Re: How stable are IP addresses: do I need a reserved IP?


@DrMike wrote:
@ColdGranite wrote:


Note that setting static address with Ignite is weird and not so wonderful.

1.  You can't set a static address through the gateway, or through the wifi hub app.  The modem APPEARS to set it, but it really doesn't and things revert once you exit.

2.  Even if you COULD, the modem insists that you set a reserved ip WITHIN the range that is assigned for DHCP, which sort of defeats the idea of separating your static addresses from your DHCP range.

3. I have a case where the device itself thinks that it is on DHCP in "settings", but the modem says it is a "reserved" IP.  I have not figured that one out yet.

 

HOWEVER, you CAN set a static address on a device itself, and the modem will recognize it as such, and it CAN be outside of the DHCP range.  I have at least one of those on a network drive, working fine.


Thanks for this. To be honest, I am not at all concerned if the reserved/static IP is in or out of the DHCP range - I just want it to persist over time so I don't lose all my network interconnections after painstakingly setting them up 🙂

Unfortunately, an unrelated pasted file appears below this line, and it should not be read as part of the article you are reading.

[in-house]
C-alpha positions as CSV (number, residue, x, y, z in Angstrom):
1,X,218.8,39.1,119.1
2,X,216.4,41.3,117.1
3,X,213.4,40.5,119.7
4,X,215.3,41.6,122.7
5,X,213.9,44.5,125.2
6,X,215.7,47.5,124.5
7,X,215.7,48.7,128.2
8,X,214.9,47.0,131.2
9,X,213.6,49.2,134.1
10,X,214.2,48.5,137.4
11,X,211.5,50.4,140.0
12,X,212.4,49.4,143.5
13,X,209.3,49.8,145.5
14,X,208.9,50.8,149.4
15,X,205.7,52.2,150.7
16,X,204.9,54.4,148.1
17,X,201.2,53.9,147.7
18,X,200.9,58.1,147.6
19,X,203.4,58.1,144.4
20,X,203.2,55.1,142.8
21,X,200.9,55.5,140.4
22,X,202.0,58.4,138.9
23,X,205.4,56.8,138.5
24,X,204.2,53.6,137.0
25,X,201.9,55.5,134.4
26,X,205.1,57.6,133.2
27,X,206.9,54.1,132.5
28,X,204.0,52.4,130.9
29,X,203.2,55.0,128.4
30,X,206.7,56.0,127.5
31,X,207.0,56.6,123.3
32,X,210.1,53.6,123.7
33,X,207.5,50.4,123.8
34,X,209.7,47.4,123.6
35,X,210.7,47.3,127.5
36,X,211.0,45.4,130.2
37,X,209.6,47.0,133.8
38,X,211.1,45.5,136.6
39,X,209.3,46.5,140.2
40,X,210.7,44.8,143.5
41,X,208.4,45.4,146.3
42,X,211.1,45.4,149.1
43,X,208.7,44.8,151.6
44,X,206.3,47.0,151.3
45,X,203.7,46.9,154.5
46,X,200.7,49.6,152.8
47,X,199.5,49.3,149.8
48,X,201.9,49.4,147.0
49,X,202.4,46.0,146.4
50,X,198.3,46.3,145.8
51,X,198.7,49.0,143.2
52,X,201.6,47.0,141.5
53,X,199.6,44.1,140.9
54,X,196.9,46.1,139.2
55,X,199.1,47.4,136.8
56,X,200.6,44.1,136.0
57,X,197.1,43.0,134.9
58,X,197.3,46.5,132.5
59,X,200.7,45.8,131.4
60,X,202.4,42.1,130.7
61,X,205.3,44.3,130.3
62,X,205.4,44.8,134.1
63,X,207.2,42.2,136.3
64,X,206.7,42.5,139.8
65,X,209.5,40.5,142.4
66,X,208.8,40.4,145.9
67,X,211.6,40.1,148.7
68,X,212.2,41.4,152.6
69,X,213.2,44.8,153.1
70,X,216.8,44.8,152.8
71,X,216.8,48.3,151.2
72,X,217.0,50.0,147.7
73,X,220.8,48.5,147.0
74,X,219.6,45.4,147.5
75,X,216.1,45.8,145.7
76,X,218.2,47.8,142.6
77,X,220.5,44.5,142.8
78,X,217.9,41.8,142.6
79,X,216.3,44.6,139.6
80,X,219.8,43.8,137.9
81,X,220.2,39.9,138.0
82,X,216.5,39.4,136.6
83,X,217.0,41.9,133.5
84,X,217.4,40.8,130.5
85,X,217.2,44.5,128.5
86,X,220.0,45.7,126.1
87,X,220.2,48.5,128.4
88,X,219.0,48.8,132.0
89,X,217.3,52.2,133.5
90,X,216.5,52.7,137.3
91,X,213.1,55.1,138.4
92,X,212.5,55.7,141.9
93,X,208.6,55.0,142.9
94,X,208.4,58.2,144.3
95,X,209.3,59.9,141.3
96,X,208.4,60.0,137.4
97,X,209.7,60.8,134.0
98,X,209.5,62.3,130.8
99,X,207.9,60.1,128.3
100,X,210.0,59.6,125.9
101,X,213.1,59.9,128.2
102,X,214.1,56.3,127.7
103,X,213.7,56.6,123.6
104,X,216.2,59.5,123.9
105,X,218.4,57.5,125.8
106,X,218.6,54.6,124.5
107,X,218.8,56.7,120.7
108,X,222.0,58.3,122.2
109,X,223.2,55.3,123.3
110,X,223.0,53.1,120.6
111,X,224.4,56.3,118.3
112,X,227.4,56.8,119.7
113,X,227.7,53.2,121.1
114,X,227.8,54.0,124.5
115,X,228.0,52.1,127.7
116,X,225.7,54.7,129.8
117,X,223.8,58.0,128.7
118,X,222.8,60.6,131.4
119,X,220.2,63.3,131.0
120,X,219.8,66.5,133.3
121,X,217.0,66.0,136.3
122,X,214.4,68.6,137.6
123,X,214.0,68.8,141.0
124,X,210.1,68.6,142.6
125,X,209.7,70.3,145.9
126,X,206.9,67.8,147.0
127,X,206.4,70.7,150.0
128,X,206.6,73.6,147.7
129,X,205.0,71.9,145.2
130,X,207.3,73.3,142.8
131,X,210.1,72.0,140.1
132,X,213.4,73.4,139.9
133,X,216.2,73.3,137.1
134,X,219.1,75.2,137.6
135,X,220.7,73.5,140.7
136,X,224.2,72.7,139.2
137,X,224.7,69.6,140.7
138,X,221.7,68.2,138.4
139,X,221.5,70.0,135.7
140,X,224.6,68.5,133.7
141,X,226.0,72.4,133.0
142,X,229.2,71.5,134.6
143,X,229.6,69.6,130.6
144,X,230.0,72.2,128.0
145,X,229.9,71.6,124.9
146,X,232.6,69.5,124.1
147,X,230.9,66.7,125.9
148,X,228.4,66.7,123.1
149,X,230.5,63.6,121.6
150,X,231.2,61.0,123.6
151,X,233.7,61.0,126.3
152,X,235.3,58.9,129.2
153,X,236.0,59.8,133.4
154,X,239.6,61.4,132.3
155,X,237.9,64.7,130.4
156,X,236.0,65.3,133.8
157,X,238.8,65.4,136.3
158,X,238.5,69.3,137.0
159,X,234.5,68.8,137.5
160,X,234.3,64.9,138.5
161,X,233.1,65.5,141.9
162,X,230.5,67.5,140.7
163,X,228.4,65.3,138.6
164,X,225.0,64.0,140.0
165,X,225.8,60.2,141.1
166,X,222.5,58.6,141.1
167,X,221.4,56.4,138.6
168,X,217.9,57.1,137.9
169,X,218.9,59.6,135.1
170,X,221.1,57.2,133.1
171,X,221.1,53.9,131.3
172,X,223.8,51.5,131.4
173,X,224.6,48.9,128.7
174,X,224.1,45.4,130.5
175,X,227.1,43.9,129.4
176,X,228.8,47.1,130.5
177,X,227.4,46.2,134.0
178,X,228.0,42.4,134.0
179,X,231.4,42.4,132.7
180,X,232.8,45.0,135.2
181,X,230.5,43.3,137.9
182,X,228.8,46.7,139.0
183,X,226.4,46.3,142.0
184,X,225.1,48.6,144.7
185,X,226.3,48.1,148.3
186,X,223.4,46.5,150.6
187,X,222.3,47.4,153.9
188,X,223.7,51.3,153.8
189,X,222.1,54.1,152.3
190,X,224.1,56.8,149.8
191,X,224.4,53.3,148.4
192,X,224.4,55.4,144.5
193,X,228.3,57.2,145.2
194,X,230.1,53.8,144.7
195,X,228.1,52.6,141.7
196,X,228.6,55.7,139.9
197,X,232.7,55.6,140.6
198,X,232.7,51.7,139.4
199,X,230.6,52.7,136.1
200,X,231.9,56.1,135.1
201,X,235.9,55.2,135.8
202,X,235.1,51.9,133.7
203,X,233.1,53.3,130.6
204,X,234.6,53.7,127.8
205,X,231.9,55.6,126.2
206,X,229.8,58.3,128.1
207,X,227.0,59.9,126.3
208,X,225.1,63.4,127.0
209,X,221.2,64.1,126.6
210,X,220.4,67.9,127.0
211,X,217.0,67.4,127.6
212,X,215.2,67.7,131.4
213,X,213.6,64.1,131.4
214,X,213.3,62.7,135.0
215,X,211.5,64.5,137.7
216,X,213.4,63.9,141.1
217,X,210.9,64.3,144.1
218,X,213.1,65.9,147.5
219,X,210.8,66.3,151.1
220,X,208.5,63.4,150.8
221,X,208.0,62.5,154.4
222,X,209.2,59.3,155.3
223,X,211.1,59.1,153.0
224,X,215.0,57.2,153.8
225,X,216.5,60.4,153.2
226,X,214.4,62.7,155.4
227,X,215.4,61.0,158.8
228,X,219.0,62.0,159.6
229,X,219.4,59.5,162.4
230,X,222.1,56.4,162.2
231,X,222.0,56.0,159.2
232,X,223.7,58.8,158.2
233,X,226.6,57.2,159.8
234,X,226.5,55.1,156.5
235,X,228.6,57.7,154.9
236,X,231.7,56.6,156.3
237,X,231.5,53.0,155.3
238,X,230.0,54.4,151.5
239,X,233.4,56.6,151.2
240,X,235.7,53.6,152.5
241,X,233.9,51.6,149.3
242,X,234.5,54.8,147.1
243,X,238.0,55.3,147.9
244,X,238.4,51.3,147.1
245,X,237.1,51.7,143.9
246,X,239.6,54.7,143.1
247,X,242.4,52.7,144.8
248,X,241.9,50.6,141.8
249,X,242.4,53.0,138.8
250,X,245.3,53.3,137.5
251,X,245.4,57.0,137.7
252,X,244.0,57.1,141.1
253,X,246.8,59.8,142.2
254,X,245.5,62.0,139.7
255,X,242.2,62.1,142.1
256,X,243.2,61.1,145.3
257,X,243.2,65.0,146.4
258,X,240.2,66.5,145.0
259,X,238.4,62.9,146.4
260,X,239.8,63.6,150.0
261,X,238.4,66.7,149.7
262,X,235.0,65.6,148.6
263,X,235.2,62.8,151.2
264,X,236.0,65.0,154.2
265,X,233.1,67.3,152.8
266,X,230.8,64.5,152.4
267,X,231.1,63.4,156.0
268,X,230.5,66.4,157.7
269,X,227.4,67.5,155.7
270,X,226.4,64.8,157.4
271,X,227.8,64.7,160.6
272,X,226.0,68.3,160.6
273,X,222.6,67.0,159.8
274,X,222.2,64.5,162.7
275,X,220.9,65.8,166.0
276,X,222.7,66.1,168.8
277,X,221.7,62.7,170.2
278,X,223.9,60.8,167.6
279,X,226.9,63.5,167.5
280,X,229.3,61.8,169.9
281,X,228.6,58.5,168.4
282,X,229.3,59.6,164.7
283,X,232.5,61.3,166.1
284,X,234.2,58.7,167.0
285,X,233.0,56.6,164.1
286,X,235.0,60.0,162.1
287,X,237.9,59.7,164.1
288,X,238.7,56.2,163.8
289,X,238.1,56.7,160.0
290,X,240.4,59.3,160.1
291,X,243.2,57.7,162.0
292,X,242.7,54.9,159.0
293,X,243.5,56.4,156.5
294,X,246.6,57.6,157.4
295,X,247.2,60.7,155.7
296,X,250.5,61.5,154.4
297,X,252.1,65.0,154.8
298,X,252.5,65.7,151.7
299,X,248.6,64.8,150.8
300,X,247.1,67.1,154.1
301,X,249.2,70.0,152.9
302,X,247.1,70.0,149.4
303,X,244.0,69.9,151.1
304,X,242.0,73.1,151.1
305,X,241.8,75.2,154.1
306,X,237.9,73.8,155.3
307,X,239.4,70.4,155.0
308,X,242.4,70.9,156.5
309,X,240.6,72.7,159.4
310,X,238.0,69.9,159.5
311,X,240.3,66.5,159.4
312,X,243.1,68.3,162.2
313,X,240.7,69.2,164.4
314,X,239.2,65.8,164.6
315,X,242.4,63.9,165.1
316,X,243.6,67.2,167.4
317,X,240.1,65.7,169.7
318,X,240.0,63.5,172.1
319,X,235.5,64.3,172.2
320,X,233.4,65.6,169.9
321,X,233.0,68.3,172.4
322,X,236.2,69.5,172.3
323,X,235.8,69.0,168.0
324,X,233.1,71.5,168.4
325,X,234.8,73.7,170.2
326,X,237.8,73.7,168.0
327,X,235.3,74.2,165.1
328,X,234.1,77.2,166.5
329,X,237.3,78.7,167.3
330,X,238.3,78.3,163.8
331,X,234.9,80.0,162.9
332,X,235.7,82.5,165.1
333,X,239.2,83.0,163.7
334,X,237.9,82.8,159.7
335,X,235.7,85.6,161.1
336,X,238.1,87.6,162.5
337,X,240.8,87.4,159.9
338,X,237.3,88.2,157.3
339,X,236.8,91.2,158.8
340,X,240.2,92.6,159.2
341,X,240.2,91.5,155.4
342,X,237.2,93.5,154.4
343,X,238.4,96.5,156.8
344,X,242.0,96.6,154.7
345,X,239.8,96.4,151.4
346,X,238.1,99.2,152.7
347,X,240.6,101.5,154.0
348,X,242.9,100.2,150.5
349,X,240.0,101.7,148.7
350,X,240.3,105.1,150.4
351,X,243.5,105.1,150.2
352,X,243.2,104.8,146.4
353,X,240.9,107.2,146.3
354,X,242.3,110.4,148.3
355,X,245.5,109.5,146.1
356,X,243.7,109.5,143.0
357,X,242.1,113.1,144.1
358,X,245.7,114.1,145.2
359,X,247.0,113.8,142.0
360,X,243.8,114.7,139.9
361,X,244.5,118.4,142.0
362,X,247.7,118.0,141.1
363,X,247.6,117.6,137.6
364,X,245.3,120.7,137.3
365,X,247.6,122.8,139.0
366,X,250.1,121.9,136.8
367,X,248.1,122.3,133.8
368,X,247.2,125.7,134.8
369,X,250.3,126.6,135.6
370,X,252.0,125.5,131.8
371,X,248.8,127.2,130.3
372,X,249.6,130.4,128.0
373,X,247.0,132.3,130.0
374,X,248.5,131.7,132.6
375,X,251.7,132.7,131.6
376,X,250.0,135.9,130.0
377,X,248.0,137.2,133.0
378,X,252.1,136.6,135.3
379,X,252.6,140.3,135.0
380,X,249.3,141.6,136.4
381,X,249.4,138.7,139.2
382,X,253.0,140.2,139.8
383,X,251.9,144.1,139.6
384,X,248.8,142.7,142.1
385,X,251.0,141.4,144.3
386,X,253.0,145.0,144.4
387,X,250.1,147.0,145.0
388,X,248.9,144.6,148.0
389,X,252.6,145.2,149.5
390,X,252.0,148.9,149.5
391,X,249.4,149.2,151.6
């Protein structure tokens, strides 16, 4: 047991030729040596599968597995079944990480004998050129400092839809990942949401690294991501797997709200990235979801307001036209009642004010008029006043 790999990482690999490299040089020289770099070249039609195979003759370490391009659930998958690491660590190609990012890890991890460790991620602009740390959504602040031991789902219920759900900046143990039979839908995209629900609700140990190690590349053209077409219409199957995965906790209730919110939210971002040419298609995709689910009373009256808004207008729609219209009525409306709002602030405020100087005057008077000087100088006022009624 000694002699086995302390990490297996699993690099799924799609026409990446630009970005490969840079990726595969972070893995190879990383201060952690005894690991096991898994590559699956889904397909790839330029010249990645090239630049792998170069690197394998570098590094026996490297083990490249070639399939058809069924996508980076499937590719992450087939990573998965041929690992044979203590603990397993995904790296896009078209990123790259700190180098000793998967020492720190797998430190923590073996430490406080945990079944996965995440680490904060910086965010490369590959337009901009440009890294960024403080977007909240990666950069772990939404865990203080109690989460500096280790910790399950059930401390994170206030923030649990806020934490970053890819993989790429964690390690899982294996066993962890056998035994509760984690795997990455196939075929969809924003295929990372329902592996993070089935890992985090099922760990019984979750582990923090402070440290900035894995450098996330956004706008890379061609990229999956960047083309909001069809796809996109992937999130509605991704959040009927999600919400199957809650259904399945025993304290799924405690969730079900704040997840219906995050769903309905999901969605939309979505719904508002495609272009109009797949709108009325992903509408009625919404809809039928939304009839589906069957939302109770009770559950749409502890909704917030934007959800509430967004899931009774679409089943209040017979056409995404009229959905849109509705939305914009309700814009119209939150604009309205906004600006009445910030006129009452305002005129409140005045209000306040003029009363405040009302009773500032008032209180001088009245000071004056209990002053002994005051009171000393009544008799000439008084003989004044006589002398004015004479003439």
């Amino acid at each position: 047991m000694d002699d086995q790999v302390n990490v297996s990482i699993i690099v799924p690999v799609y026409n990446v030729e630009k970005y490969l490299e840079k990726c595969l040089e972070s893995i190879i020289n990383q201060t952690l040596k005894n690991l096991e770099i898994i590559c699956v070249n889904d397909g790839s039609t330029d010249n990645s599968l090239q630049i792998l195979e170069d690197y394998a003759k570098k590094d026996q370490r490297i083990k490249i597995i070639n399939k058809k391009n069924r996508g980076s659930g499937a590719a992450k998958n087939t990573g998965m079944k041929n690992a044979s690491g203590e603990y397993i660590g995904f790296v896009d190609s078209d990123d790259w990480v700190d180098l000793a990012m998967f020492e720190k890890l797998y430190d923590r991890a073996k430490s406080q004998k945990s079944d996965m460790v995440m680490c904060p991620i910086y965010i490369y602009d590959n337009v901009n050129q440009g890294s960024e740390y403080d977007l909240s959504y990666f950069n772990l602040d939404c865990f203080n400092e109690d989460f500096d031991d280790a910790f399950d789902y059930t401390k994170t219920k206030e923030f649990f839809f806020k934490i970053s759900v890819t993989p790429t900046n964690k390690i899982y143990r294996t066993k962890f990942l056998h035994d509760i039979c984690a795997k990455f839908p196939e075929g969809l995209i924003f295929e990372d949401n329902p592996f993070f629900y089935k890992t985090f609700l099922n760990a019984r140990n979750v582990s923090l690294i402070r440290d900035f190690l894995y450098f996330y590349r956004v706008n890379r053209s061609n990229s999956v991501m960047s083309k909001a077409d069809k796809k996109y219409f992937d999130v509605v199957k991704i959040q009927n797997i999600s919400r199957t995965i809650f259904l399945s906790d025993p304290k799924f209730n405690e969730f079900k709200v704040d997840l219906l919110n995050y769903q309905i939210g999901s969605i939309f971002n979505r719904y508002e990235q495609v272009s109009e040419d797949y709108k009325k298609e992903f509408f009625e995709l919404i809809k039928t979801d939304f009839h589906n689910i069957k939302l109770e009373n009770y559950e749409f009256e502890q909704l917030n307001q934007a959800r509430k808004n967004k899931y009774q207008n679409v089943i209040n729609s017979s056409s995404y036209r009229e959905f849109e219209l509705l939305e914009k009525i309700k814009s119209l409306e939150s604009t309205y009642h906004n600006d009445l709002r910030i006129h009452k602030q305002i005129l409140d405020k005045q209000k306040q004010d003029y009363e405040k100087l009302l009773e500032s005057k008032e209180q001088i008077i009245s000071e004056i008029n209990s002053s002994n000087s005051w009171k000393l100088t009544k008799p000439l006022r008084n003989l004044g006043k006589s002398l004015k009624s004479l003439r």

I just noticed that the XB6 gateway supports an infinite DHCP lease length... And the setting has not been taken away... you can set it by logging into your local XB6 gateway (probably http://10.0.0.1 , if you haven't changed it)..

Select connection

select Local ip Network

In the "IPv4" section, at the bottom of it, you will see: "DHCPv4 Lease Time:"  

You can select "forever" from the drop down.

 

I have not found anything that says there is a downside to selecting "forever".  But remember that the gateway may still renew the lease if it has to... such as, obviously, when it is rebooted.

 

Interestingly, this is one setting that rogers did not transfer to the "wifihub" app.  You cannot set it there, but you can set it (and it takes), by logging into the gateway itself.

 

 



-G-
Resident Expert
Resident Expert
Posts: 2,499

Re: How stable are IP addresses: do I need a reserved IP?

@DrMike  If you increase the DHCP lease time, this will increase the probability that a network client will retain the assigned IP address.  However, it is not guaranteed.  You will also still have to accept the "random" address that a device gets assigned, which is not always ideal.